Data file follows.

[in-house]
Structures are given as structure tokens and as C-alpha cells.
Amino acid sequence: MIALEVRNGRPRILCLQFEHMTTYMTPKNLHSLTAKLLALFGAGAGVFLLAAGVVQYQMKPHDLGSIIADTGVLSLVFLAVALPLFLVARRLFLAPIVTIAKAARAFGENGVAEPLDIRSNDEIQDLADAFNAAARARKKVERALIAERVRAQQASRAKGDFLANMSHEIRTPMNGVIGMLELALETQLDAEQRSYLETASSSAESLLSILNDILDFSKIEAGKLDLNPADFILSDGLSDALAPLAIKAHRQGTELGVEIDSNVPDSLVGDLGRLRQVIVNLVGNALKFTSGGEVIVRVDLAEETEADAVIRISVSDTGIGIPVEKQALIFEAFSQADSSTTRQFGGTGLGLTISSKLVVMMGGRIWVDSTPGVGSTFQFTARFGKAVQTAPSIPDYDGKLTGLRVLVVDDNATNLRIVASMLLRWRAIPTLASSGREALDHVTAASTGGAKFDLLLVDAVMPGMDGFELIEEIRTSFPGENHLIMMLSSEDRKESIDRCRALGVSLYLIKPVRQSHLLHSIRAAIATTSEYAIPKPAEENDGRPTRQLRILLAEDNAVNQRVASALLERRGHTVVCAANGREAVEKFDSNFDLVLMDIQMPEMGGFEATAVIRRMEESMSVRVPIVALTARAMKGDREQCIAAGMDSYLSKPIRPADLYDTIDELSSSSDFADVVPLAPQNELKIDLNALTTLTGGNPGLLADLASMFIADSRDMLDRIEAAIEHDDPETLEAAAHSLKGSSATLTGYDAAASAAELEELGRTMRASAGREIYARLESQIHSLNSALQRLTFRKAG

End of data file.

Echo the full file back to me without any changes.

[in-house]
Structures are given as structure tokens and as C-alpha cells.
Amino acid sequence: MIALEVRNGRPRILCLQFEHMTTYMTPKNLHSLTAKLLALFGAGAGVFLLAAGVVQYQMKPHDLGSIIADTGVLSLVFLAVALPLFLVARRLFLAPIVTIAKAARAFGENGVAEPLDIRSNDEIQDLADAFNAAARARKKVERALIAERVRAQQASRAKGDFLANMSHEIRTPMNGVIGMLELALETQLDAEQRSYLETASSSAESLLSILNDILDFSKIEAGKLDLNPADFILSDGLSDALAPLAIKAHRQGTELGVEIDSNVPDSLVGDLGRLRQVIVNLVGNALKFTSGGEVIVRVDLAEETEADAVIRISVSDTGIGIPVEKQALIFEAFSQADSSTTRQFGGTGLGLTISSKLVVMMGGRIWVDSTPGVGSTFQFTARFGKAVQTAPSIPDYDGKLTGLRVLVVDDNATNLRIVASMLLRWRAIPTLASSGREALDHVTAASTGGAKFDLLLVDAVMPGMDGFELIEEIRTSFPGENHLIMMLSSEDRKESIDRCRALGVSLYLIKPVRQSHLLHSIRAAIATTSEYAIPKPAEENDGRPTRQLRILLAEDNAVNQRVASALLERRGHTVVCAANGREAVEKFDSNFDLVLMDIQMPEMGGFEATAVIRRMEESMSVRVPIVALTARAMKGDREQCIAAGMDSYLSKPIRPADLYDTIDELSSSSDFADVVPLAPQNELKIDLNALTTLTGGNPGLLADLASMFIADSRDMLDRIEAAIEHDDPETLEAAAHSLKGSSATLTGYDAAASAAELEELGRTMRASAGREIYARLESQIHSLNSALQRLTFRKAG